The bacteria causing strangles in horses has been found to survive in a bucket for up to 34 days, British researchers have learned.
A new study on the environmental survival of Streptococcus equi, the organism responsible for strangles, found that the bacteria survived longest in wet, humid, and cold conditions.
Researchers say that the bacteria shed from an infected horse may represent a significant source of contagion and further knowledge of bacterial survival under different conditions is important for disinfection and isolation protocols.
The researchers inoculated S. equi cultures onto seven surfaces found in veterinary practices or in stables, and took serial samples to see how long the organism remained viable.
The test surfaces included a wet plastic bucket, a dental rasp, inside a naso-gastric tube and a fence post in both summer and winter. Samples were taken frequently from each of the inoculated sites and cultured, until no viable bacteria were found. Inoculated surfaces were kept out of direct sunlight for the duration of the study.
The researchers found that the bacteria survived longest in wet, humid, and cold conditions, while survival tended to be short in the summer (up to 9 days in wet sites and up to 2 days in dry sites.
S equi was recorded for up to 34 days in a wet bucket in the winter. The most vigorous growth was obtained from inside a moist naso-gastric tube, where the organism survived for up to 21 days in the winter.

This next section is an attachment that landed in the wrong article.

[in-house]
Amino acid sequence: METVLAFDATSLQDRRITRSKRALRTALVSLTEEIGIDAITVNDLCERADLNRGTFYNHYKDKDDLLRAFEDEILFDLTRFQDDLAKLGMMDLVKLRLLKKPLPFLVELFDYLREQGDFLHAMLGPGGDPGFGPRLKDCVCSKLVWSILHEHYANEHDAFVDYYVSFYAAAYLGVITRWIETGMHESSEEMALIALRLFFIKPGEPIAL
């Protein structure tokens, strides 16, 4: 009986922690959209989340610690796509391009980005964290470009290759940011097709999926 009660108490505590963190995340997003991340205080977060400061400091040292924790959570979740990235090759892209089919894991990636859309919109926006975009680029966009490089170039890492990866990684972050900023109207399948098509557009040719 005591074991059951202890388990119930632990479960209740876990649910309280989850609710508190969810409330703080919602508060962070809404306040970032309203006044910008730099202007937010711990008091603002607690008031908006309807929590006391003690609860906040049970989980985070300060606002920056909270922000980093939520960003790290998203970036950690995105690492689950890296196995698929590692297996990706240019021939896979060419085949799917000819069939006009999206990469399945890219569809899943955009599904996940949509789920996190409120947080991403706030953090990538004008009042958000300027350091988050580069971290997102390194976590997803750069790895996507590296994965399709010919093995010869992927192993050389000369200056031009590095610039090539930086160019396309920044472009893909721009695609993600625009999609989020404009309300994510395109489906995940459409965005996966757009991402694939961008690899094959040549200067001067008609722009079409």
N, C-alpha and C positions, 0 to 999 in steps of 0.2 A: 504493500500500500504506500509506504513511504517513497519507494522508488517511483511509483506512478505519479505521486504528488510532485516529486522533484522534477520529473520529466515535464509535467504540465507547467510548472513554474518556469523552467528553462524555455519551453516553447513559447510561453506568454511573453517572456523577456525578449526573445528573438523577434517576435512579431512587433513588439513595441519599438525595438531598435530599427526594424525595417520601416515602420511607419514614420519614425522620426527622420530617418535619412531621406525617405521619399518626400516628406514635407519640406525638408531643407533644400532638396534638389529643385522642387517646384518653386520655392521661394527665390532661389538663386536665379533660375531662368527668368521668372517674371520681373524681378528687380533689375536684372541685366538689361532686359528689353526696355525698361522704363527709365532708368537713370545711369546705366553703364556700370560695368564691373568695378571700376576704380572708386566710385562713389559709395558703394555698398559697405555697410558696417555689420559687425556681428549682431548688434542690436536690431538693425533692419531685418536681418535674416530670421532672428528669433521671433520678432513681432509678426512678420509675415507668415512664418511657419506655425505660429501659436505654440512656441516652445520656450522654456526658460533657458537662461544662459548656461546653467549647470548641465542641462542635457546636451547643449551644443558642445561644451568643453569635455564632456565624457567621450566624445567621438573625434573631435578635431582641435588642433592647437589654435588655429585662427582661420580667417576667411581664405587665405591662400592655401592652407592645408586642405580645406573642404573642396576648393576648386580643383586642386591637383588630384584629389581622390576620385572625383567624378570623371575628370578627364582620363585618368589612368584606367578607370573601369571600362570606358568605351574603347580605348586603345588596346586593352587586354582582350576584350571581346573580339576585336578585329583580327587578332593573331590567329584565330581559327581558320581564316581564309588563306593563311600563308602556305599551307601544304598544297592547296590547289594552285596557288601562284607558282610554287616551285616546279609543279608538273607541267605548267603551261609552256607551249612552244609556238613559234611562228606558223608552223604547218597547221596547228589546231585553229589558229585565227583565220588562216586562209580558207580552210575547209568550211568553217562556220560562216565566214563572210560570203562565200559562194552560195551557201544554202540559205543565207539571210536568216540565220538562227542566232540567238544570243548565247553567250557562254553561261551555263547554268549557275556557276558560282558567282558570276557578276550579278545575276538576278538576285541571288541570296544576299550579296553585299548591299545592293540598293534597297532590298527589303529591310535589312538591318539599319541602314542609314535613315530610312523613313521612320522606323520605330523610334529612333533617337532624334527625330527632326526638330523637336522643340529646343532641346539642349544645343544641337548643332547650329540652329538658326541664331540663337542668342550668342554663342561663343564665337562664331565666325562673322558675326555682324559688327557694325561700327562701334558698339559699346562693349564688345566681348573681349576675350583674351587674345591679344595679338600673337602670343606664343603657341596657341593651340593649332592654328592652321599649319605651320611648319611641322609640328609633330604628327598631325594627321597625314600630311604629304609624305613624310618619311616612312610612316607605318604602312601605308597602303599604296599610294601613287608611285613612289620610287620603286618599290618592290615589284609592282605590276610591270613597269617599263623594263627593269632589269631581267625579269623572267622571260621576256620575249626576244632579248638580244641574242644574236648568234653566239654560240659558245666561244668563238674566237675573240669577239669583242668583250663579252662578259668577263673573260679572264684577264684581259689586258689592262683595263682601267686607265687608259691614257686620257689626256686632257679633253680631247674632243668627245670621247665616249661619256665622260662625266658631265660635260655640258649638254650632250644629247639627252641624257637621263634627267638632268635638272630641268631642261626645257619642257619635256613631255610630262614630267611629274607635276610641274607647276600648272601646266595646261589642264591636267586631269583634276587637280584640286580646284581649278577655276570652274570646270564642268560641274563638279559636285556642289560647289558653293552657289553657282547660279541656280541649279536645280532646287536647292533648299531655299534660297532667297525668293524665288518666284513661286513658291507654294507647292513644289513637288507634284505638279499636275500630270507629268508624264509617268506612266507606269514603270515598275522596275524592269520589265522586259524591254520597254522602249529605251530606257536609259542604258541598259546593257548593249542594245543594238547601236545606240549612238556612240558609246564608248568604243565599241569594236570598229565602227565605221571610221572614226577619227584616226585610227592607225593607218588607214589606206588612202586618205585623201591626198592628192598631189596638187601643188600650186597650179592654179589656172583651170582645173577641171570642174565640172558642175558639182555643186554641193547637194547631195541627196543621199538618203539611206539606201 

The study led by Professor Andy Durham of The Liphook Equine Hospital and a member of the European College of Equine Internal Medicine has been reported in the Equine Veterinary Journal.
They concluded that S. equi may survive in the environment for far longer than has been reported previously: “Although survival in warm and dry locations was detected for only up to 2 days, in wet and cold indoor conditions S. equi may remain viable for more than 30 days.
“Although extrapolation to natural infection and transmissibility is difficult, the possibility that similarly prolonged survival could occur following outbreaks of clinical disease should be considered as part of the formulation of control strategies.”
A study of the environmental survival of Streptococcus equi subspecies equi
A.E. Durham, Y.S. Hall, L. Kulp, C. Underwood. Equine Veterinary Journal (2018) https://doi.org/10.1111/evj.12840
Strangles – what are the symptoms?
Early signs could be any one of the following:
• Sore throat – shown by loss of appetite, difficulty eating, or difficulty extending the head
• Lymph node swelling (area where head and neck join)
• Fever (temperature above 38.5C)
• A cough
• Thick yellow nasal discharge
• Abscesses on the side of the head, on the throat, or under the jaw
Atypical Strangles symptoms
• Mild short-term fever
• Mild clear nasal discharge
• No abscess formation
It’s important to know your horse’s vital signs (temperature, pulse, respiration rate) to help spot when something is wrong.